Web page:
By David Itkin
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Extra info for Conducting Concerti: A Technical and Interpretive Guide
In that version, the composer plays the first two bars of the Andantino a bit faster, so that no doubling of the tempo afterward feels necessary and the gentle push and pull of poco rubato is again present. Regardless of both what is above and the ubiquitous “tradition,” I still prefer these passages to be played as he wrote them, poco rubato, with a gentle pushing forward of the tempo (beginning at Andantino) followed by a logical pulling back. For practical balance with the piano, the dynamics beginning in the third bar after 30 usually need to be altered somewhat.
This is one of those moments when the orchestra depends totally on the knowledge, skill, and leadership of the conductor, and abdicating responsibility here is not an option. Finally, the woodwind entrances eleven and thirteen bars before G and the horns’ entrance four bars before G must be clearly cued. This must be done not with just a motion of the baton in the appropriate direction, but also with a clear look in the eye beginning at least a couple of beats in advance. These musicians have not played in some time, and the nature of the preceding passage can create considerable insecurity for them that must be overcome by the conductor’s calm and clarity.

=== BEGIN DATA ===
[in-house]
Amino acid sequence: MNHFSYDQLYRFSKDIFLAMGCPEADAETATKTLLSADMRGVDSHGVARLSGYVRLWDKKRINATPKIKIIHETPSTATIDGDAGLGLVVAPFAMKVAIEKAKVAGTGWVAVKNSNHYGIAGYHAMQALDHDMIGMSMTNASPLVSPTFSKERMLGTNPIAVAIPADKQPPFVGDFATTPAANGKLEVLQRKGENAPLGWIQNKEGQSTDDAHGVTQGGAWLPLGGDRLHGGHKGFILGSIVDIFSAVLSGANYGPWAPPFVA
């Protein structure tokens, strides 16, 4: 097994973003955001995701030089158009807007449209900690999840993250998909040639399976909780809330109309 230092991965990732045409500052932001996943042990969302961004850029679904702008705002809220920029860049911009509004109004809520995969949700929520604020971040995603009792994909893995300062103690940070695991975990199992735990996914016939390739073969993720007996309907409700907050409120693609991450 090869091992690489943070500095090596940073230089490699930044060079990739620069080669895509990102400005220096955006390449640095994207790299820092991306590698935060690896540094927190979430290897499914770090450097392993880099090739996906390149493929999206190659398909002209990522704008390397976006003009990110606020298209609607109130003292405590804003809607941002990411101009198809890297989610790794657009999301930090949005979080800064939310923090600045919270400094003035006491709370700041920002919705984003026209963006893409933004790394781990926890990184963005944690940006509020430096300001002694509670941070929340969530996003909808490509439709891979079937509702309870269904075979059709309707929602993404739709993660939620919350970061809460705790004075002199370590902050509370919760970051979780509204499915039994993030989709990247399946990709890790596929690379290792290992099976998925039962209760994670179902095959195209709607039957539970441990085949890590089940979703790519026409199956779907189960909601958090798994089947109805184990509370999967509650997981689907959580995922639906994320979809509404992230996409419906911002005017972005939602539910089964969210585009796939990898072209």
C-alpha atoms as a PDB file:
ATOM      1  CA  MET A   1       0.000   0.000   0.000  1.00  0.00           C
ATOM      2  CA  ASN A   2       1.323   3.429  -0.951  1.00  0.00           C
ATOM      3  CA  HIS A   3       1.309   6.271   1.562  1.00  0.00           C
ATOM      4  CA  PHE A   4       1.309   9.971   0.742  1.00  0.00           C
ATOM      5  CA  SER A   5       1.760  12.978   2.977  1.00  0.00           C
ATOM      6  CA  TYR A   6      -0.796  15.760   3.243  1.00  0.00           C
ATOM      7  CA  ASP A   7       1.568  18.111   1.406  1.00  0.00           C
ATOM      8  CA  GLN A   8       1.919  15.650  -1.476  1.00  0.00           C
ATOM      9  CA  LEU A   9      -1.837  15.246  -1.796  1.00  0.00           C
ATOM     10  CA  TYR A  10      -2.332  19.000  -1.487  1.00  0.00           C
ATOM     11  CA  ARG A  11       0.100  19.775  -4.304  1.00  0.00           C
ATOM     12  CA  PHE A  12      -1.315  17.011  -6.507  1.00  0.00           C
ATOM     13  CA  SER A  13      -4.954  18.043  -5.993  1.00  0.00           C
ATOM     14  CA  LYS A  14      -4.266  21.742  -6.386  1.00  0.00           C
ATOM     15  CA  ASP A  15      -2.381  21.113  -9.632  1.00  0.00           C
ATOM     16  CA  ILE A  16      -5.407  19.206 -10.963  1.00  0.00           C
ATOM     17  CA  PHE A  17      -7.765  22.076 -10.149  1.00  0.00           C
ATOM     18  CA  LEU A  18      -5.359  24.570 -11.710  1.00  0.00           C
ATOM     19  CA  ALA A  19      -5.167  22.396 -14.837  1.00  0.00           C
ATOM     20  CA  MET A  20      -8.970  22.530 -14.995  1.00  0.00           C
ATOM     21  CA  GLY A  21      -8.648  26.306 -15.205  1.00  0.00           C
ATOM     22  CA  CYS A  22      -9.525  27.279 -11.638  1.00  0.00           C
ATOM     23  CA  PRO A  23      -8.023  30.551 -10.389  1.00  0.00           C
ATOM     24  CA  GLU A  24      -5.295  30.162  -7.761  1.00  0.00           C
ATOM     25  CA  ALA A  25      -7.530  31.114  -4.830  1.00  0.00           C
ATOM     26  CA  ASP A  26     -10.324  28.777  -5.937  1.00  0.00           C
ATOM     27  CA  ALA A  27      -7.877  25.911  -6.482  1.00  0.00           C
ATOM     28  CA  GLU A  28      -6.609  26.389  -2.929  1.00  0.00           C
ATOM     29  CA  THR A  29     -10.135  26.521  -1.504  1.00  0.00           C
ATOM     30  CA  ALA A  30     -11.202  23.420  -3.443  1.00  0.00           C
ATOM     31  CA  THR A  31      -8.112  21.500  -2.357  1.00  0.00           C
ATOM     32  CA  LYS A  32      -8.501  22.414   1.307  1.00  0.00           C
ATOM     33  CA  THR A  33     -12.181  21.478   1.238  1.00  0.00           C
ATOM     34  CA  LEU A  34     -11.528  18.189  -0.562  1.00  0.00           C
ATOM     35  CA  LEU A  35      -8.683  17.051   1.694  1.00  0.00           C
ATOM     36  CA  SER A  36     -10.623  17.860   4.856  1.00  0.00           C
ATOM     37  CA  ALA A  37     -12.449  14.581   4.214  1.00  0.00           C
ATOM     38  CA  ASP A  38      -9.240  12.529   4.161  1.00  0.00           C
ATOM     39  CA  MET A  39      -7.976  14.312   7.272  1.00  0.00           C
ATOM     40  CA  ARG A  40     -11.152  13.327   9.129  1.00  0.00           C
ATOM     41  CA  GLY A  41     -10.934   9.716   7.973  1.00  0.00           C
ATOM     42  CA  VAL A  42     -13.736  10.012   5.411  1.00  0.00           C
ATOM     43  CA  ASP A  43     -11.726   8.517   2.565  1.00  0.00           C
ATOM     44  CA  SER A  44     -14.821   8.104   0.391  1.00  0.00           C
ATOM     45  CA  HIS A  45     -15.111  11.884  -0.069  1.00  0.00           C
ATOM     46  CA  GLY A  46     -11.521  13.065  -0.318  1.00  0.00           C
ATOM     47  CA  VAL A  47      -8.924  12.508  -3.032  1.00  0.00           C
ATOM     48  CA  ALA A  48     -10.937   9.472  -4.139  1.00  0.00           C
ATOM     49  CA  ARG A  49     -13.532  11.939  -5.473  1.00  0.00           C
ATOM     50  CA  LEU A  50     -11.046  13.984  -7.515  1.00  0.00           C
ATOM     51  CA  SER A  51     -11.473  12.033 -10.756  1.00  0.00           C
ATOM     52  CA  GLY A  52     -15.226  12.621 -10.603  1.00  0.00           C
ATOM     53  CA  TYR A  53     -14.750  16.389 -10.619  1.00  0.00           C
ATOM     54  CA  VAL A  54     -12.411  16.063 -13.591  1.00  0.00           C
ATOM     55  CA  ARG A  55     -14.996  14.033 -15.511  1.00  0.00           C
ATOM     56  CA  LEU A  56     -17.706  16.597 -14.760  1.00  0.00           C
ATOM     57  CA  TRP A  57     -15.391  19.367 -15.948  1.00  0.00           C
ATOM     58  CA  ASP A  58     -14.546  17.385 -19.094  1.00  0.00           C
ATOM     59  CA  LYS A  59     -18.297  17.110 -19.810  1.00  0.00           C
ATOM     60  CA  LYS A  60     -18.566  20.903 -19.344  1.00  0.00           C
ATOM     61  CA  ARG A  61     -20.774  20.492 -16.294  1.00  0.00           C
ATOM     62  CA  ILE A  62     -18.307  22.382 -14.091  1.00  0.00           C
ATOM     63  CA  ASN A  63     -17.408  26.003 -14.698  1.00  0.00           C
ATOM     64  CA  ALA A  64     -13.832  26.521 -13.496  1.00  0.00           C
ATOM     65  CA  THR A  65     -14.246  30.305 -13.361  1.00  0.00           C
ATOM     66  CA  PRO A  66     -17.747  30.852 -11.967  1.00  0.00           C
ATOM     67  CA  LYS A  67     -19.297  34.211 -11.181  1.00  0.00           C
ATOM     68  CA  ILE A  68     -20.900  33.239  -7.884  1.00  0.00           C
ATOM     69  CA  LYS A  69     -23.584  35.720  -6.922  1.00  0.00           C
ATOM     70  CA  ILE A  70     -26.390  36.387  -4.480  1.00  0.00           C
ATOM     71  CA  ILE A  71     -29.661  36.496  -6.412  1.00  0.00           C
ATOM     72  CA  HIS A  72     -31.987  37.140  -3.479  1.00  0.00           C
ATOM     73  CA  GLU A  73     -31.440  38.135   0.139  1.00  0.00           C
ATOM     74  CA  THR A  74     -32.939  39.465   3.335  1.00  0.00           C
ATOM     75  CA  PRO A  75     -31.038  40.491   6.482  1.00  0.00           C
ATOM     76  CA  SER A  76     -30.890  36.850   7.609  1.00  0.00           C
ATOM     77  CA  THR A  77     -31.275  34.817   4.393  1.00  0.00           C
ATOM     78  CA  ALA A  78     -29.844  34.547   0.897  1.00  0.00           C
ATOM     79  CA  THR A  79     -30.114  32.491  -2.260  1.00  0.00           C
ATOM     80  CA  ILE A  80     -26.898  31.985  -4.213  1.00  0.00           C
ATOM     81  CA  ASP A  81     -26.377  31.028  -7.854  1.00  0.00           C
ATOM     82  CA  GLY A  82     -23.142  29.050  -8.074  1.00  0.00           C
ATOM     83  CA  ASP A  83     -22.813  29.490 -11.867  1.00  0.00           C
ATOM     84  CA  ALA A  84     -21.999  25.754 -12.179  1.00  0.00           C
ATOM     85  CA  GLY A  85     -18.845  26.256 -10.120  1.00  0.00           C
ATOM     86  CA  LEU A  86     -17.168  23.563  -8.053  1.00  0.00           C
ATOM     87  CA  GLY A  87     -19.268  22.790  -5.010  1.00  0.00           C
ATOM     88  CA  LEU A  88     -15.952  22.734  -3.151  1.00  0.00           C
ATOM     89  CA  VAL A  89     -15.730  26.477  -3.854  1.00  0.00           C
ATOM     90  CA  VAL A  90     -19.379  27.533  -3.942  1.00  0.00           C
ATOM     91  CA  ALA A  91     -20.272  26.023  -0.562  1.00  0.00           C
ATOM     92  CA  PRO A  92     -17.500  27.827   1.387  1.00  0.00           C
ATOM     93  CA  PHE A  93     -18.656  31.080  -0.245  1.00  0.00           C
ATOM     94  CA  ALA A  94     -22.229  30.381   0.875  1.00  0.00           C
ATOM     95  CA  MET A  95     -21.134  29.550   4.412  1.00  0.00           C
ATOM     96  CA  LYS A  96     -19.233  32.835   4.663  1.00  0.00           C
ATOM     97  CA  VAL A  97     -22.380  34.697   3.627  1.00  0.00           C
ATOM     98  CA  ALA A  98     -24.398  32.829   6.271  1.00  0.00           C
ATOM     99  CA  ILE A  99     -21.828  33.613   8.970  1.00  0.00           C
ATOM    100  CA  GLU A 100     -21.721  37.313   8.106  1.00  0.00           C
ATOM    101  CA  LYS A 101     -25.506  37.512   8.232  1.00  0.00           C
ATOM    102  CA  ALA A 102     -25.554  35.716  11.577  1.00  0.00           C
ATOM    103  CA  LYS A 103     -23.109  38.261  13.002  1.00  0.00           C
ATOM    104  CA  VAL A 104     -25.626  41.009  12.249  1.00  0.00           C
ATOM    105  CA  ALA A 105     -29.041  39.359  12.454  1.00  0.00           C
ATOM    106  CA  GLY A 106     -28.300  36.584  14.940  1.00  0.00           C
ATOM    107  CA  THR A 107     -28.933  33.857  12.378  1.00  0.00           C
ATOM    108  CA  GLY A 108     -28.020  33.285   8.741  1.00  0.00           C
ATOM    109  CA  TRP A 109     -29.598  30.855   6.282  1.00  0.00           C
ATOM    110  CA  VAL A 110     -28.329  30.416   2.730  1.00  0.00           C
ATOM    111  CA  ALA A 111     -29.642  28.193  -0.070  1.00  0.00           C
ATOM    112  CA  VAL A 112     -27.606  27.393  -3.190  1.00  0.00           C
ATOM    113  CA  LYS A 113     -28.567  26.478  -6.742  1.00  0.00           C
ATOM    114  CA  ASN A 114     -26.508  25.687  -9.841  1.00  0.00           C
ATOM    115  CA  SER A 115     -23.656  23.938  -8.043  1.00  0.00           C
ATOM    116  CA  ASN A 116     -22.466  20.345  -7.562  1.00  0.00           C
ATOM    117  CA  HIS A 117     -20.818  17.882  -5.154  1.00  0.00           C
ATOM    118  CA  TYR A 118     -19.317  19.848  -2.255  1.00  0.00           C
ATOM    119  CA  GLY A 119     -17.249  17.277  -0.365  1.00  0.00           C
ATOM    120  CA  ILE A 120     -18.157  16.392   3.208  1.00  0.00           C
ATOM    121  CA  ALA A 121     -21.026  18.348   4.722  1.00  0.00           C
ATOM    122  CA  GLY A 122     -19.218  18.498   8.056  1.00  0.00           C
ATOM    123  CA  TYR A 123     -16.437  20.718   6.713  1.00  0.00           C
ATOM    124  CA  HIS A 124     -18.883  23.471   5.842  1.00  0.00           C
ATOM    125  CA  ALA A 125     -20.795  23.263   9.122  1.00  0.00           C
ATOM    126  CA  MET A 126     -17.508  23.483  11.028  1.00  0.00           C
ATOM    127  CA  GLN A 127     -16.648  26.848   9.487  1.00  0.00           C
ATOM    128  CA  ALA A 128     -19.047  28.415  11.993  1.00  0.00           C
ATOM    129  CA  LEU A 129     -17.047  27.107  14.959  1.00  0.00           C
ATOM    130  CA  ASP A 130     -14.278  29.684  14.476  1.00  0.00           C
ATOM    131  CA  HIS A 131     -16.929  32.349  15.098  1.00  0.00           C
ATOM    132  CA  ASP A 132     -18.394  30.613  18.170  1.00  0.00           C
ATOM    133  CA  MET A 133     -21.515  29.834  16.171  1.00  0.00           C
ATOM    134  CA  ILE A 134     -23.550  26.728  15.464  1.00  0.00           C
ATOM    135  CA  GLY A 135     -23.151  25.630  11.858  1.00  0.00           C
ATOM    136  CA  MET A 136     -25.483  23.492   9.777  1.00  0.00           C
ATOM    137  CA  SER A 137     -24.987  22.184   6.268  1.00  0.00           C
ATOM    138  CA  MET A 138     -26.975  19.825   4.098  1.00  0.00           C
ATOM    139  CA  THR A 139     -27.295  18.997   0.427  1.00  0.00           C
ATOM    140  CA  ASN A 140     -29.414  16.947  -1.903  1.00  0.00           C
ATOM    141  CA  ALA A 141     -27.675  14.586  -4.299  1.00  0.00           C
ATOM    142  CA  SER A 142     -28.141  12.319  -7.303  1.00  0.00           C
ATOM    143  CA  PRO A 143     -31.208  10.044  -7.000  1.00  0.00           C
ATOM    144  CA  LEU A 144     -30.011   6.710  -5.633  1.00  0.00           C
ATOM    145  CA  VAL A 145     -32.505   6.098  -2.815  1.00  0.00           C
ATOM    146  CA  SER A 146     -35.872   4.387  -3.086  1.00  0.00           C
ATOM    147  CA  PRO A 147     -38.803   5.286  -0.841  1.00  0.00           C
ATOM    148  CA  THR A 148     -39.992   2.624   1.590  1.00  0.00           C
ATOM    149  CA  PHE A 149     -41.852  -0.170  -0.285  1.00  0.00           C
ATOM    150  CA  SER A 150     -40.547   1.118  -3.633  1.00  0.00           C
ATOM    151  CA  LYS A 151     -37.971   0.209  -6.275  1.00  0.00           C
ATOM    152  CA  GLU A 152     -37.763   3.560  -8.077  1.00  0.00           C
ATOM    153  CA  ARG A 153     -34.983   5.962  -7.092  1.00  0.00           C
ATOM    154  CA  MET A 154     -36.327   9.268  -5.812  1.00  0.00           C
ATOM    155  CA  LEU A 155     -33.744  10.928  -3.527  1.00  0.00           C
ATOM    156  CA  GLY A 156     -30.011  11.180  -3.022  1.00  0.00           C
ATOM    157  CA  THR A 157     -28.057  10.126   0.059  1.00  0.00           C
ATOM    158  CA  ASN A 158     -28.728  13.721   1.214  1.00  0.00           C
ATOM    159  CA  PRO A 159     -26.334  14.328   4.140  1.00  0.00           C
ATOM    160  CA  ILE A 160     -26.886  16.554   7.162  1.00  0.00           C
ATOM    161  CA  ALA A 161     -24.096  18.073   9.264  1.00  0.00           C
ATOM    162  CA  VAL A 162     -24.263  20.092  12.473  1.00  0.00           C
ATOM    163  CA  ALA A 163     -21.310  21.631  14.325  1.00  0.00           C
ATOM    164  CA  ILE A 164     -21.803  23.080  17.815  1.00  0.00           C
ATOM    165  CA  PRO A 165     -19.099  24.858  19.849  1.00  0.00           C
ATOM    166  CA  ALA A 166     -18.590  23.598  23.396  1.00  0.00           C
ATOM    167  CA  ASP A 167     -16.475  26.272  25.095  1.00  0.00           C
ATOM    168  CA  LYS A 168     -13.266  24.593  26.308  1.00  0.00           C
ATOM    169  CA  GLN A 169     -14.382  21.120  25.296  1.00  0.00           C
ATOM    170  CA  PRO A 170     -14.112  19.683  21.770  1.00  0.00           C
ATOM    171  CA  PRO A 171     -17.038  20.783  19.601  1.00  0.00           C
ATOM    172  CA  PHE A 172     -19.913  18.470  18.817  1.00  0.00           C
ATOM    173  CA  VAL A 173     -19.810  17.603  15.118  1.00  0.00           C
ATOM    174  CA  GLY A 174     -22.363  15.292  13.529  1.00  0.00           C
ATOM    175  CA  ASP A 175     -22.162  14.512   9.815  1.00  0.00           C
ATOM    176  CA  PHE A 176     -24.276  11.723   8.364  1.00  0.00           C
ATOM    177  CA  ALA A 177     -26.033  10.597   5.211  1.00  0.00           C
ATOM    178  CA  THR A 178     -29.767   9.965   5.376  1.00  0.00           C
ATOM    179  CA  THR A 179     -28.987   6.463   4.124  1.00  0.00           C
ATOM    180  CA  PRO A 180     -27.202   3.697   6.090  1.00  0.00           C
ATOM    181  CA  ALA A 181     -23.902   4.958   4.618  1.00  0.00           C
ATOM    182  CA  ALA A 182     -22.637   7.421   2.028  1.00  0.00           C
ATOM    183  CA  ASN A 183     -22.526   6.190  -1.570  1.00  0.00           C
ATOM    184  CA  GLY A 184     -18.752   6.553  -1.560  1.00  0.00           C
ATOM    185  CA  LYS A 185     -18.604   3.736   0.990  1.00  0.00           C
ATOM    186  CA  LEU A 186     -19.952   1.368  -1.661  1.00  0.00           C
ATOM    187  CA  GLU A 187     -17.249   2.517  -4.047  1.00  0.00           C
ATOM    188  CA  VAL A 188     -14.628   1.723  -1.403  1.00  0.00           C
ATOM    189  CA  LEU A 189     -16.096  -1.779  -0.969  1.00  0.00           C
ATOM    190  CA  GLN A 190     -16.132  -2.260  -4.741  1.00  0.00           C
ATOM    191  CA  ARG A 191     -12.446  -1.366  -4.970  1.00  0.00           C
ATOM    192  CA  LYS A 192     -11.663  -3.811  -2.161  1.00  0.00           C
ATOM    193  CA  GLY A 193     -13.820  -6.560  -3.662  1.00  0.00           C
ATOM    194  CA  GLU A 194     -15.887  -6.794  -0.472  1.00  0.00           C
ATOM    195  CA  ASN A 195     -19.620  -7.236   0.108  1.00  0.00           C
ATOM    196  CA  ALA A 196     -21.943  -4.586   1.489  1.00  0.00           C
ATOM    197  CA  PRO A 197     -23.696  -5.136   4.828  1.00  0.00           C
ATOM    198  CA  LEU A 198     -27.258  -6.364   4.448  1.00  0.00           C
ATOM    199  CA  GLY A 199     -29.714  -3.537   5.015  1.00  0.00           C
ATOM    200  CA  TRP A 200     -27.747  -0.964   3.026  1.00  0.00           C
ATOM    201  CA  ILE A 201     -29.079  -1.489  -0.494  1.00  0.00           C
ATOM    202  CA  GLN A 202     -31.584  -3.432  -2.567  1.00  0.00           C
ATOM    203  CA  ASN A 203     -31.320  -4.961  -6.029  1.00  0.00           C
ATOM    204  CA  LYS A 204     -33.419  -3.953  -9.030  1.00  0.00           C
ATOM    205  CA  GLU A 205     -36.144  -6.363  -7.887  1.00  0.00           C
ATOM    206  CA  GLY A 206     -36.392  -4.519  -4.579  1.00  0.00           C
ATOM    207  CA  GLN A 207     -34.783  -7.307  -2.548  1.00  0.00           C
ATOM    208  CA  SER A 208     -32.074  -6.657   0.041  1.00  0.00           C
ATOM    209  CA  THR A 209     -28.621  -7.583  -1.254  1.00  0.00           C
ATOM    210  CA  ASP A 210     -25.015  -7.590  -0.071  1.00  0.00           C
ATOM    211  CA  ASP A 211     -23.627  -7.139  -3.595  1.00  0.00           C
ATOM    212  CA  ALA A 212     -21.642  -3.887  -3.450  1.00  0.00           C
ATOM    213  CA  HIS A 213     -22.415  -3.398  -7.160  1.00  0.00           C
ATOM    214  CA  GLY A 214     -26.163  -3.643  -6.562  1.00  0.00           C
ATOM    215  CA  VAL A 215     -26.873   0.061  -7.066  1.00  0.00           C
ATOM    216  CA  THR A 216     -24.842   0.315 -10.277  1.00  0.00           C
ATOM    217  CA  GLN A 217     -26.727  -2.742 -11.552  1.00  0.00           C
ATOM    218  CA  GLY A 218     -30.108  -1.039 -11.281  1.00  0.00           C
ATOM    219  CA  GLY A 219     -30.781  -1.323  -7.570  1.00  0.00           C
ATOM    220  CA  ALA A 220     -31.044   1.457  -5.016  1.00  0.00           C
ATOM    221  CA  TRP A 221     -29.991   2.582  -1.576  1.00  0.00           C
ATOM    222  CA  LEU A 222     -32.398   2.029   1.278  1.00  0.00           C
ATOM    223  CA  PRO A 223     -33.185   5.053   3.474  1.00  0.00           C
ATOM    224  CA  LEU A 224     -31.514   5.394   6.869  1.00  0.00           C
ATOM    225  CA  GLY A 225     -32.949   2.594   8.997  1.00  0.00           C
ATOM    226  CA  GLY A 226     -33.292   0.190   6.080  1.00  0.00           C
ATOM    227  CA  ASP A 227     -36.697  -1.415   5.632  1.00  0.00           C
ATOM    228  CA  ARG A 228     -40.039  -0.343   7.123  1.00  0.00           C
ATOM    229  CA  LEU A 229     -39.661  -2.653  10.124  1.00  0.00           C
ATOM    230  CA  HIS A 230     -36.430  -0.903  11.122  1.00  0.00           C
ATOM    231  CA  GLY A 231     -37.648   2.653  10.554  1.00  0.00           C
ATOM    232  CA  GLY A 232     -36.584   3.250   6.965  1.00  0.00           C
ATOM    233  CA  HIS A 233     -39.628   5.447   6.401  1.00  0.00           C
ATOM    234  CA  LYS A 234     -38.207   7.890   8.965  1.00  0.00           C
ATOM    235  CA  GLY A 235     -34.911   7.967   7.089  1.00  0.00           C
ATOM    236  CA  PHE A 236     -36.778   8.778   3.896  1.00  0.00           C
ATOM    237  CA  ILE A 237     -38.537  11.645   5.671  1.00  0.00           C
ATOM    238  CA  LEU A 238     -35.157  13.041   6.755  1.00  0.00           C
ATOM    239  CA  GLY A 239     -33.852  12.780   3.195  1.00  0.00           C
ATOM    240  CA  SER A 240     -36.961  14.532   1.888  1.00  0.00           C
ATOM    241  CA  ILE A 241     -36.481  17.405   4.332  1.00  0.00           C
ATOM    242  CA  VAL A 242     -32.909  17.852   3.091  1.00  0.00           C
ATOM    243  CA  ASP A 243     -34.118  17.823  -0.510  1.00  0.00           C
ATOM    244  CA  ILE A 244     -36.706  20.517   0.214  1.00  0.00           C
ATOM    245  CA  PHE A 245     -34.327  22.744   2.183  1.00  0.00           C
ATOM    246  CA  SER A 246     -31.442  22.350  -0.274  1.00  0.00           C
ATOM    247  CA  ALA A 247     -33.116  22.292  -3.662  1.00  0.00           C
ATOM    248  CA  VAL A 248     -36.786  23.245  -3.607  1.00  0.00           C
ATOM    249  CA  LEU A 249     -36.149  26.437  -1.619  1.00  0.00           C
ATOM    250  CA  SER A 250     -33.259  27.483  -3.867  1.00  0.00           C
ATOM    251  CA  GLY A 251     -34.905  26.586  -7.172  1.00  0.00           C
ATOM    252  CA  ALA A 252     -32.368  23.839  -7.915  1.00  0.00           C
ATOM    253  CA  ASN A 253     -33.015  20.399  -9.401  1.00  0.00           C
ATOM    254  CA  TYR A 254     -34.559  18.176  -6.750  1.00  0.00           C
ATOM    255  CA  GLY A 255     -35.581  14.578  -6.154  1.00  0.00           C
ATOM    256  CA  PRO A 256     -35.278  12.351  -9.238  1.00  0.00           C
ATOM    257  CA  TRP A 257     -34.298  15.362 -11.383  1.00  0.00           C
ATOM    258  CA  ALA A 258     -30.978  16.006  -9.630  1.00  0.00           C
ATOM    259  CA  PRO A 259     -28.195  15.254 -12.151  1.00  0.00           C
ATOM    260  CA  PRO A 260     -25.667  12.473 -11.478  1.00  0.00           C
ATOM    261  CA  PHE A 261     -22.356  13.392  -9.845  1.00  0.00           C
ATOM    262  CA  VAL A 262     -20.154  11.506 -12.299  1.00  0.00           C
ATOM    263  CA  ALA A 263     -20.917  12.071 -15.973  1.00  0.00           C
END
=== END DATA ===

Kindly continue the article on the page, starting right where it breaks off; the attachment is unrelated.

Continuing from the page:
The fact that the melody contains both eighth notes and the dotted-eighth/sixteenth combination as integral components makes me believe that this should be played straight. Otherwise, how would eighth notes and sixteenth notes be differentiated from one another, since usually, in swing style, those rhythms are executed identically? However, a 2009 performance in Las Vegas that I conducted with the outstanding young pianist Joel Fan caused me to re-think this question, or at least to be open to more than one possibility.
Conducting Concerti: A Technical and Interpretive Guide by David Itkin